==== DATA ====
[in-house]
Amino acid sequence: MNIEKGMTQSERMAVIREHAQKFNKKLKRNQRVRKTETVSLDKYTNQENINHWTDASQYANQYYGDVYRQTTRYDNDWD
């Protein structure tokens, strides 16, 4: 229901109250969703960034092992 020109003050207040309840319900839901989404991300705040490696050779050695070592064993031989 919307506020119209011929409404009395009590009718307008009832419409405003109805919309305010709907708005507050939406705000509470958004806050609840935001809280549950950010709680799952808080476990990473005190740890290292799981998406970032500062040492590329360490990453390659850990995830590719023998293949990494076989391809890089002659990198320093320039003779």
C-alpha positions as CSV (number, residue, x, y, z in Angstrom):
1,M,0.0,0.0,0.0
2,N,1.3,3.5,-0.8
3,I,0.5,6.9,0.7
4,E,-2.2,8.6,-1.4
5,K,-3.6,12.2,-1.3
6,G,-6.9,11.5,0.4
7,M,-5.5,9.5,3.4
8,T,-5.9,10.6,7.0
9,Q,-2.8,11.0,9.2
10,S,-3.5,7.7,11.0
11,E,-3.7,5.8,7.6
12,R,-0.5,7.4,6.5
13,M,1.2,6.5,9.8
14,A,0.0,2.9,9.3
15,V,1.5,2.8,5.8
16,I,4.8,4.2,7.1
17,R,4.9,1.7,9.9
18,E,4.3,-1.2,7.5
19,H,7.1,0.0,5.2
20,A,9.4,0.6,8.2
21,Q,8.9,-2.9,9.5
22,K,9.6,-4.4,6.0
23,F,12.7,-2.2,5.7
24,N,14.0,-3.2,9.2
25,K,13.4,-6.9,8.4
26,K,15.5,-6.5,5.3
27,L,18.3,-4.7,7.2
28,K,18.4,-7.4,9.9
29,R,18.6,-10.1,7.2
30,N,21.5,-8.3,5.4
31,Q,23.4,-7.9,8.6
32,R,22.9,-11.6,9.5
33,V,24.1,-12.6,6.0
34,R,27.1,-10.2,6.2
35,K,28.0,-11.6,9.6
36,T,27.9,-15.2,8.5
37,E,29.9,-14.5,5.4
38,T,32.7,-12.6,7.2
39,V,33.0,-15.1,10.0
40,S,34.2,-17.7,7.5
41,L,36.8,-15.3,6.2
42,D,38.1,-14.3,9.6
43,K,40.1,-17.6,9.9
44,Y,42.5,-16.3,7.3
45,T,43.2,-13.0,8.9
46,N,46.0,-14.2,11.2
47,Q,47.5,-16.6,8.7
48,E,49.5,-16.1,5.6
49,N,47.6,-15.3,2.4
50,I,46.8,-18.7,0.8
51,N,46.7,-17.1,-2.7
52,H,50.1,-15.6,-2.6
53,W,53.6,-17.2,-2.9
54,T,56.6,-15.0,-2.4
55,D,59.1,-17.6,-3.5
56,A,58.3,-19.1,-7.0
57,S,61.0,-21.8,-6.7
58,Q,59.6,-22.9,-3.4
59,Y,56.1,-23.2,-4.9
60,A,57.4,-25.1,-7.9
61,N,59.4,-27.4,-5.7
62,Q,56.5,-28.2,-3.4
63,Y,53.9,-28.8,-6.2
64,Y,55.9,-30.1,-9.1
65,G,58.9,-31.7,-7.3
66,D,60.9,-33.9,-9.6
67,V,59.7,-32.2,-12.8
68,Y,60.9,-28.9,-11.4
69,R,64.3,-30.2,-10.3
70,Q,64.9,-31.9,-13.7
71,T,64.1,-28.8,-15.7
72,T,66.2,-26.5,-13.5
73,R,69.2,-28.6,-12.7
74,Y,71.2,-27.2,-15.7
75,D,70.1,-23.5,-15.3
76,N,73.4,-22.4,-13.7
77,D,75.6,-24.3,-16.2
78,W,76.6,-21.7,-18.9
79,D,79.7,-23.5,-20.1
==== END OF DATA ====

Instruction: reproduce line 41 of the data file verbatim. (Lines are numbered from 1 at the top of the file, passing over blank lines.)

37,E,29.9,-14.5,5.4